Selkirk, Borders born centre forward Sandy McMahon started his career with Woodburn F.C. in Dalkeith and then with Darlington St Augustine’s before relocating to Edinburgh. There he played with Leith Harp and Hibernian before a first venture to the professional game in England with Burnley. He returned to Hibs in February 1889 but found the club floundering due to the mass recruitment of their players by Celtic.
McMahon eventually followed the path of other former Hibernian favourites, such as Willie Groves, to Celtic in December 1890. His Celtic debut came in a 3-1 League win at Vale of Leven in January 1891. His first moment of glory came in the 1892 Scottish Cup Final replay, when he scored two goals in the 5-1 victory over Queen’s Park. In 1892 he also had a short spell at Nottingham Forest (immediately before they joined the Football League), hoping to earn some money as the game had just been professionalised in England. However, he was soon tempted back to Celtic, as payment may have been illegal in the early days but was still rampant in one form or another across all the clubs.
McMahon won his first Scotland cap in April 1892, when he played in a 4-1 defeat to England at Ibrox. He scored his first goal in a 6-1 win over Ireland at Parkhead in March 1893, he again scored in a 2-2 draw against England at Parkhead in April 1894, He waited 7 years for his next Scotland cap, which came in spectacular style, he scored four goals in the 11-0 rout of Ireland in February 1901, once again at Parkhead, winning his final cap a year later against Wales to take his total to 6 goals in 6 international appearances. He also represented The Scottish League on eight occasions between April 1892 and March 1900, scoring 4 times.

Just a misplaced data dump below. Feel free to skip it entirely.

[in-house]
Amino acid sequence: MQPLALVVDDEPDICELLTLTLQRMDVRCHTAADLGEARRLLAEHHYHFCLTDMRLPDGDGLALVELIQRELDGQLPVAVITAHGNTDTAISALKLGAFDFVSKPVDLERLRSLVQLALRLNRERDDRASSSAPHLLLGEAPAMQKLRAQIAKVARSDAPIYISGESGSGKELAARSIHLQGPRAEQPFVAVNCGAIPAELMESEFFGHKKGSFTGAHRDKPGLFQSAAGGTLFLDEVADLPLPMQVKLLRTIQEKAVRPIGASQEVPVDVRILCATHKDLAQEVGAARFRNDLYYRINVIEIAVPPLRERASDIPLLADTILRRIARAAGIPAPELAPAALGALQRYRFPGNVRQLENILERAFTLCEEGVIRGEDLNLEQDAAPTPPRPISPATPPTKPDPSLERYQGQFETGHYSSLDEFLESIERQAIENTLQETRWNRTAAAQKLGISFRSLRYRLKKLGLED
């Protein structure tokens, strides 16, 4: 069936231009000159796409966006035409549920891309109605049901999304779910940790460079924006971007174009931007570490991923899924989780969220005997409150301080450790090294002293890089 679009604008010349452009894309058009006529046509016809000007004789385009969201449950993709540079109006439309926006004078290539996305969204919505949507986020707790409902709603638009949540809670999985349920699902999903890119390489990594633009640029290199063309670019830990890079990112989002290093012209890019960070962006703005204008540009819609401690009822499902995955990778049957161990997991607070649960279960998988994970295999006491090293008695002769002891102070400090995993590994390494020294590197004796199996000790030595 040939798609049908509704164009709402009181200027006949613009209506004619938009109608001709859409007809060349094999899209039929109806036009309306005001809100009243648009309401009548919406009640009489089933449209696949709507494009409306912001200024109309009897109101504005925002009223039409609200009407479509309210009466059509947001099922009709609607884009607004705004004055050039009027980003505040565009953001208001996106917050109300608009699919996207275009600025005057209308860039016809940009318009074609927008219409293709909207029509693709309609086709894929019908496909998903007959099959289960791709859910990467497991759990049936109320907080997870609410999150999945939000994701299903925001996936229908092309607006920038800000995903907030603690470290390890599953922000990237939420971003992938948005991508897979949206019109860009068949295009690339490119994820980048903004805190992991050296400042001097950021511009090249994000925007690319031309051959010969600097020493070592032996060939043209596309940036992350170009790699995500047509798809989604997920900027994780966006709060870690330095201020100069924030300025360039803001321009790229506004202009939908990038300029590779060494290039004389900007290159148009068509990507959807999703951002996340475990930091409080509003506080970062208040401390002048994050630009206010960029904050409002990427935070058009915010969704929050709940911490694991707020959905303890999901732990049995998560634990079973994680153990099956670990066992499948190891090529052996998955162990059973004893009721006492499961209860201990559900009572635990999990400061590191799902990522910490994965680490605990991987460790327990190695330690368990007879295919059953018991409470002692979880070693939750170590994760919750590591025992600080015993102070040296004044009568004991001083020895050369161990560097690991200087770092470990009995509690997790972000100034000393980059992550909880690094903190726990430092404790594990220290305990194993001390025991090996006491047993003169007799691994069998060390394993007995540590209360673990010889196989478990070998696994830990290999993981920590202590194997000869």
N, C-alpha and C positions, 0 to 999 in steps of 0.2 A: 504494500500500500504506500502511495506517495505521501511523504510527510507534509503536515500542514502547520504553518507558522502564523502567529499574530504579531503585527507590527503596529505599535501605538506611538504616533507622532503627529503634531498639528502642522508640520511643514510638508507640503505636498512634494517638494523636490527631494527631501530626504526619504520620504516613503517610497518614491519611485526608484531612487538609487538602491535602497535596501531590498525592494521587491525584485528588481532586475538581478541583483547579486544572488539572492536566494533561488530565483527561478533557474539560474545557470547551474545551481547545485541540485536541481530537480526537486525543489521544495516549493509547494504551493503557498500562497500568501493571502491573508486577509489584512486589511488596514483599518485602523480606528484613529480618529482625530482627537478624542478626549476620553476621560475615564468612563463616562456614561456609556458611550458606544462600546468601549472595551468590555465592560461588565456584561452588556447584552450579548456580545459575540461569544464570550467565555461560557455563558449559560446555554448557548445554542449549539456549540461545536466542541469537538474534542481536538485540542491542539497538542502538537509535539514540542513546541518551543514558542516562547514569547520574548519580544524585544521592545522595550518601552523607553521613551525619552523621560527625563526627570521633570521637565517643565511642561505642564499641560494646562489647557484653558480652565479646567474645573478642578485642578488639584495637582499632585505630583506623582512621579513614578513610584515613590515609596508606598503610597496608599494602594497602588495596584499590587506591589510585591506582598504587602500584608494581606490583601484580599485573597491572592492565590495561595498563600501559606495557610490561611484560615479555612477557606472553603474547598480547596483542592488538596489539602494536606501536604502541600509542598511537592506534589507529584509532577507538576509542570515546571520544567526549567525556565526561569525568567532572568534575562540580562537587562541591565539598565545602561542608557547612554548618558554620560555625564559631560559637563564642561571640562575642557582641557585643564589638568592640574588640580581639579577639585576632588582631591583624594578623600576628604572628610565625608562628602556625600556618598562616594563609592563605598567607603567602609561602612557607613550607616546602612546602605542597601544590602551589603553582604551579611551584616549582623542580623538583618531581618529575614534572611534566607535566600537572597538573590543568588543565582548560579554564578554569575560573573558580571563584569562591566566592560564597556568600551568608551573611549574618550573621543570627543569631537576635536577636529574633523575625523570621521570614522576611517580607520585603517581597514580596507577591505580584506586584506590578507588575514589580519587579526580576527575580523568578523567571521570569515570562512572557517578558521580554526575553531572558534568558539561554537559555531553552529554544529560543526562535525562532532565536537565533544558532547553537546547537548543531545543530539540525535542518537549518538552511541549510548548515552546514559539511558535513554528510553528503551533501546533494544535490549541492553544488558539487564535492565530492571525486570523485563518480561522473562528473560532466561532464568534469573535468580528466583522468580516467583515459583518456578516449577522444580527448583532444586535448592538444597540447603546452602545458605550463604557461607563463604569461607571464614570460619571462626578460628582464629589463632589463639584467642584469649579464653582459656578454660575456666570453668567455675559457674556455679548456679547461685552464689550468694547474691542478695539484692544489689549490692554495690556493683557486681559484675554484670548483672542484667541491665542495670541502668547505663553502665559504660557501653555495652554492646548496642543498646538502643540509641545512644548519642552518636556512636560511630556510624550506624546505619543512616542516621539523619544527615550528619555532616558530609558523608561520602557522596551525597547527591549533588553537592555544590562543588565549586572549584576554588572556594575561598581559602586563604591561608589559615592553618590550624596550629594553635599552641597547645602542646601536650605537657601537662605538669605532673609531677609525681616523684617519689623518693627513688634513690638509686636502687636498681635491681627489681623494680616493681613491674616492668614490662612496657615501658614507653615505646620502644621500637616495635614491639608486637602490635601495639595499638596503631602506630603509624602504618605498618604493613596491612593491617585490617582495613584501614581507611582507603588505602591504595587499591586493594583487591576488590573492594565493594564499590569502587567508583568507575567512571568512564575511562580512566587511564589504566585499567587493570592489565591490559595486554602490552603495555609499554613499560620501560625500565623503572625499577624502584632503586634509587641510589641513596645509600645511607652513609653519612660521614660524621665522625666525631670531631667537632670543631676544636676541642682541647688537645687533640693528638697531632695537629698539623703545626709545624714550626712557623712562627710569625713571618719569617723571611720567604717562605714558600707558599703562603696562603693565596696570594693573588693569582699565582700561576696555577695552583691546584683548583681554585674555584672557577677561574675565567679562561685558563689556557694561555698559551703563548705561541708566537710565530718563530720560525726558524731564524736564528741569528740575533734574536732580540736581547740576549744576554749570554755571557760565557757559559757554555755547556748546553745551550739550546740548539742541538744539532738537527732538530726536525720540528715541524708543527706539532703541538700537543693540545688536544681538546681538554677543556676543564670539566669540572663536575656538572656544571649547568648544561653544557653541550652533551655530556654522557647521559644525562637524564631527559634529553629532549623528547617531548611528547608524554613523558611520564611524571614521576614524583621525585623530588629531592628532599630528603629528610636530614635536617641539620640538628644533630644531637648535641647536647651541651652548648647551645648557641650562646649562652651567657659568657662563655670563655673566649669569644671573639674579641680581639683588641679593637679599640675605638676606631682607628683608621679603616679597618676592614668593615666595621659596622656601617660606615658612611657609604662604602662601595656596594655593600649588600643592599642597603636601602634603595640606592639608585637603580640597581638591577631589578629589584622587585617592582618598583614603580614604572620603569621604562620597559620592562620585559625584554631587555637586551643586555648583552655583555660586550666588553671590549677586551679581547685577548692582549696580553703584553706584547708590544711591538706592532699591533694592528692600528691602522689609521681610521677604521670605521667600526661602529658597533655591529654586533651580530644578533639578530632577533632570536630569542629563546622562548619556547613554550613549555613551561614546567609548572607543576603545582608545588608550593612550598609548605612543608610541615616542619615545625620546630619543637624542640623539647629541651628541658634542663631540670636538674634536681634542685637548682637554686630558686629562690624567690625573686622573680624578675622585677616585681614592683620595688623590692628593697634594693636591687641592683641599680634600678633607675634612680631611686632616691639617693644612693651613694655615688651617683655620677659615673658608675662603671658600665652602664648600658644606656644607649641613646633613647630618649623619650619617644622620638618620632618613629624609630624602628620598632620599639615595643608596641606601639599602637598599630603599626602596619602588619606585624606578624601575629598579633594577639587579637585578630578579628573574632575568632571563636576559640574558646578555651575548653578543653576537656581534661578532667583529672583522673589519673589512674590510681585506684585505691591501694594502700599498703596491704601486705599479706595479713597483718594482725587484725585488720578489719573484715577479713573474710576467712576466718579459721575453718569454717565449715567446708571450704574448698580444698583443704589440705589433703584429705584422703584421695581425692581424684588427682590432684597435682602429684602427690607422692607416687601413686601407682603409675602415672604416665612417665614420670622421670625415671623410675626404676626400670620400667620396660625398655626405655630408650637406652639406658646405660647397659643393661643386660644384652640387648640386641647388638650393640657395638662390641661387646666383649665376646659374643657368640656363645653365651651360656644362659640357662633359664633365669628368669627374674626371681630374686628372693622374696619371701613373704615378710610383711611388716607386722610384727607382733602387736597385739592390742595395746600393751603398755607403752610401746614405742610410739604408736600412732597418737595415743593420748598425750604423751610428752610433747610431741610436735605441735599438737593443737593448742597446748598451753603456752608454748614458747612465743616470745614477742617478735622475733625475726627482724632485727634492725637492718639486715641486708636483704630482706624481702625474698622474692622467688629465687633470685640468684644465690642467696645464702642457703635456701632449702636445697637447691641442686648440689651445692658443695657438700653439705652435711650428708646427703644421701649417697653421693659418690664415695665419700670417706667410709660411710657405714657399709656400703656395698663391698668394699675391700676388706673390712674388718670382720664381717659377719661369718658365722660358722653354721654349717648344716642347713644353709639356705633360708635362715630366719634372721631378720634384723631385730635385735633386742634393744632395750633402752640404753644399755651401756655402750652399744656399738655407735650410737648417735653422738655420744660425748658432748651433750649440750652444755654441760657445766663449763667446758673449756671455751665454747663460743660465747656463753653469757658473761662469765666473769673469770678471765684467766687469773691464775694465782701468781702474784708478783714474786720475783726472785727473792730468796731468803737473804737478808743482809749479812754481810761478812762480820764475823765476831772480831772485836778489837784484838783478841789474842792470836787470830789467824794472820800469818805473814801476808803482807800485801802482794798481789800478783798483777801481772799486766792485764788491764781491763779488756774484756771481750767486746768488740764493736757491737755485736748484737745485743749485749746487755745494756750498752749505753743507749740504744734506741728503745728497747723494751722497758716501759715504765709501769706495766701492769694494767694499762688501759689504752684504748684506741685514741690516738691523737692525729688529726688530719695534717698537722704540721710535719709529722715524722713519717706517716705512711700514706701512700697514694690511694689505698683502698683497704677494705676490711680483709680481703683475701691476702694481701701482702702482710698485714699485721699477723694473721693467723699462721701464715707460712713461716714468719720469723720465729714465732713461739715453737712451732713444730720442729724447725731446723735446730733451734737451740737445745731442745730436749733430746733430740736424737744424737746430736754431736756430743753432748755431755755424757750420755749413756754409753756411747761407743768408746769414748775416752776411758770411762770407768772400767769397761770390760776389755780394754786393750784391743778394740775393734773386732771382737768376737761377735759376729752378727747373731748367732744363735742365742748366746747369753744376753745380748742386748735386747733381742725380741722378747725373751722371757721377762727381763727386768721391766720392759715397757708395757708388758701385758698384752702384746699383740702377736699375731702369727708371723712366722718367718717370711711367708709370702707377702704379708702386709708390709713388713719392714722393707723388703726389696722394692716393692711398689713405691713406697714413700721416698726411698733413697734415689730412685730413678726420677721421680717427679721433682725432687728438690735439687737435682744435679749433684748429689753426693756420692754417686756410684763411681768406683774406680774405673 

He played for Celtic until 1903, scoring a phenomenal 171 goals in 217 League and Cup appearances. Equally adept at centre forward or inside left, he won three Scottish Cup medals, in 1892, 1899 and 1900, and four Scottish League medals, in 1893, 1894, 1896 and 1898. He also scored in the 1899 Cup Final when Celtic beat Rangers 2-0, and in the 1900 Final when they beat Queen’s Park 4-3. McMahon eventually left Celtic in 1903, joining Partick Thistle where he retired a year later.
His nickname was “The Duke”, and he was also described as the “Prince of Dribblers”. “The Duke” nickname was derived from the French President Patrice de Mac-Mahon, duc de Magenta, the descendant of an Irish soldier who had severed under Napoleon. However, the nickname is also likely derived from a certain likeness to the Duke of Wellington from the Napoleonic War era, but then that tale isn’t quite as romantic.
In May 2015 a biography called “Sandy McMahon And The Early Celts” written by Celtic historian David Potter was published, its title alone probably reflects how important was McMahon’s contribution to Celtic’s early history.